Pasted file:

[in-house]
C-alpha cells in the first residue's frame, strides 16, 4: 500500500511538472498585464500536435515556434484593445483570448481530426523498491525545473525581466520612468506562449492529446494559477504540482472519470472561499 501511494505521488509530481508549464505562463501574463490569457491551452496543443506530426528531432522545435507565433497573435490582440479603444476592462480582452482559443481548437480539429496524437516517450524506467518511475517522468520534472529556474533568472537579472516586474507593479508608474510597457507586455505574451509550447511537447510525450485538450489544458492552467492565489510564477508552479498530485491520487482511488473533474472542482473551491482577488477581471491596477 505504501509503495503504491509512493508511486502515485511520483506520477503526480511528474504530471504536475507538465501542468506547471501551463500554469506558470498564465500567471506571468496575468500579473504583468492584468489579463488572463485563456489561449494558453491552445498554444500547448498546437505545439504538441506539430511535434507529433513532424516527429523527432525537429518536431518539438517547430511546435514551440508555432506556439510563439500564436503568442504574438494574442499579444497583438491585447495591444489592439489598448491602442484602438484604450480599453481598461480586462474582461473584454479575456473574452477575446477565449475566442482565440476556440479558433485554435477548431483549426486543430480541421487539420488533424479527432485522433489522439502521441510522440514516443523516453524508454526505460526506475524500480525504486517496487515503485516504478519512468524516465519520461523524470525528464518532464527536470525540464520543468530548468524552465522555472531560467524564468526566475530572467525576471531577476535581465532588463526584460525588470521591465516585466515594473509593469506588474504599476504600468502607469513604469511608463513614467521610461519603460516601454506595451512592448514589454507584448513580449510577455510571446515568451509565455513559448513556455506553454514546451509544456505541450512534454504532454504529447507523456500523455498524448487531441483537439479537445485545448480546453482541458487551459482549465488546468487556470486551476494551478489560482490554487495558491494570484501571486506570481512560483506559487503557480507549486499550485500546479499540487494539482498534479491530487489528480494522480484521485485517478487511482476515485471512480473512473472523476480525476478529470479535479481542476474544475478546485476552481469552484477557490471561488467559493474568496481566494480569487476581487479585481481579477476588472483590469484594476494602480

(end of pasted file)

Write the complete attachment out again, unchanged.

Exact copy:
[in-house]
C-alpha cells in the first residue's frame, strides 16, 4: 500500500511538472498585464500536435515556434484593445483570448481530426523498491525545473525581466520612468506562449492529446494559477504540482472519470472561499 501511494505521488509530481508549464505562463501574463490569457491551452496543443506530426528531432522545435507565433497573435490582440479603444476592462480582452482559443481548437480539429496524437516517450524506467518511475517522468520534472529556474533568472537579472516586474507593479508608474510597457507586455505574451509550447511537447510525450485538450489544458492552467492565489510564477508552479498530485491520487482511488473533474472542482473551491482577488477581471491596477 505504501509503495503504491509512493508511486502515485511520483506520477503526480511528474504530471504536475507538465501542468506547471501551463500554469506558470498564465500567471506571468496575468500579473504583468492584468489579463488572463485563456489561449494558453491552445498554444500547448498546437505545439504538441506539430511535434507529433513532424516527429523527432525537429518536431518539438517547430511546435514551440508555432506556439510563439500564436503568442504574438494574442499579444497583438491585447495591444489592439489598448491602442484602438484604450480599453481598461480586462474582461473584454479575456473574452477575446477565449475566442482565440476556440479558433485554435477548431483549426486543430480541421487539420488533424479527432485522433489522439502521441510522440514516443523516453524508454526505460526506475524500480525504486517496487515503485516504478519512468524516465519520461523524470525528464518532464527536470525540464520543468530548468524552465522555472531560467524564468526566475530572467525576471531577476535581465532588463526584460525588470521591465516585466515594473509593469506588474504599476504600468502607469513604469511608463513614467521610461519603460516601454506595451512592448514589454507584448513580449510577455510571446515568451509565455513559448513556455506553454514546451509544456505541450512534454504532454504529447507523456500523455498524448487531441483537439479537445485545448480546453482541458487551459482549465488546468487556470486551476494551478489560482490554487495558491494570484501571486506570481512560483506559487503557480507549486499550485500546479499540487494539482498534479491530487489528480494522480484521485485517478487511482476515485471512480473512473472523476480525476478529470479535479481542476474544475478546485476552481469552484477557490471561488467559493474568496481566494480569487476581487479585481481579477476588472483590469484594476494602480